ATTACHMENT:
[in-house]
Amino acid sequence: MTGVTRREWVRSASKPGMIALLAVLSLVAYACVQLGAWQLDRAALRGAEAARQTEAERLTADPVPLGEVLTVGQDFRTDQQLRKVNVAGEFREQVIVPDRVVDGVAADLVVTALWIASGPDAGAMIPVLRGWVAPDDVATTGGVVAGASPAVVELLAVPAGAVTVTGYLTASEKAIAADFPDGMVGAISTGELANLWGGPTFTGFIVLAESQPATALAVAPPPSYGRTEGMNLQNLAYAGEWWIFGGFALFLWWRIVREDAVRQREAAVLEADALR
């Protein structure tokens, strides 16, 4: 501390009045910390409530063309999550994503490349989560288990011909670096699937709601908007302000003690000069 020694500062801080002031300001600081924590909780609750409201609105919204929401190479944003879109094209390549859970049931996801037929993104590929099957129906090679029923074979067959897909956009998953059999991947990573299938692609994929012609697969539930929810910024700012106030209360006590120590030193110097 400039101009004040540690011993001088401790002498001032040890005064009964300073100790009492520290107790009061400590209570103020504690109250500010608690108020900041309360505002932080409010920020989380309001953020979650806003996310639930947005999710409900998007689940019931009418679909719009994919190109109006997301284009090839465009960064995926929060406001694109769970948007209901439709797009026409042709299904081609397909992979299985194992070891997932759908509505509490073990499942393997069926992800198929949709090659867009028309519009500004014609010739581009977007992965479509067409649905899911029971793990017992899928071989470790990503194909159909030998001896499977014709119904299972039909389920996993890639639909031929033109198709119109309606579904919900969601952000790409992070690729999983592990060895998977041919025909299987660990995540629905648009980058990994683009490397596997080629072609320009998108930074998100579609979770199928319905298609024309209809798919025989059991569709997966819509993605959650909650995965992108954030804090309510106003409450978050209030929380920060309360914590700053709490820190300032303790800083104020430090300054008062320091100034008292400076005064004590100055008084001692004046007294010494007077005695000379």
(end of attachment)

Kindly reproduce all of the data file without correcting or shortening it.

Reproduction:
[in-house]
Amino acid sequence: MTGVTRREWVRSASKPGMIALLAVLSLVAYACVQLGAWQLDRAALRGAEAARQTEAERLTADPVPLGEVLTVGQDFRTDQQLRKVNVAGEFREQVIVPDRVVDGVAADLVVTALWIASGPDAGAMIPVLRGWVAPDDVATTGGVVAGASPAVVELLAVPAGAVTVTGYLTASEKAIAADFPDGMVGAISTGELANLWGGPTFTGFIVLAESQPATALAVAPPPSYGRTEGMNLQNLAYAGEWWIFGGFALFLWWRIVREDAVRQREAAVLEADALR
């Protein structure tokens, strides 16, 4: 501390009045910390409530063309999550994503490349989560288990011909670096699937709601908007302000003690000069 020694500062801080002031300001600081924590909780609750409201609105919204929401190479944003879109094209390549859970049931996801037929993104590929099957129906090679029923074979067959897909956009998953059999991947990573299938692609994929012609697969539930929810910024700012106030209360006590120590030193110097 400039101009004040540690011993001088401790002498001032040890005064009964300073100790009492520290107790009061400590209570103020504690109250500010608690108020900041309360505002932080409010920020989380309001953020979650806003996310639930947005999710409900998007689940019931009418679909719009994919190109109006997301284009090839465009960064995926929060406001694109769970948007209901439709797009026409042709299904081609397909992979299985194992070891997932759908509505509490073990499942393997069926992800198929949709090659867009028309519009500004014609010739581009977007992965479509067409649905899911029971793990017992899928071989470790990503194909159909030998001896499977014709119904299972039909389920996993890639639909031929033109198709119109309606579904919900969601952000790409992070690729999983592990060895998977041919025909299987660990995540629905648009980058990994683009490397596997080629072609320009998108930074998100579609979770199928319905298609024309209809798919025989059991569709997966819509993605959650909650995965992108954030804090309510106003409450978050209030929380920060309360914590700053709490820190300032303790800083104020430090300054008062320091100034008292400076005064004590100055008084001692004046007294010494007077005695000379």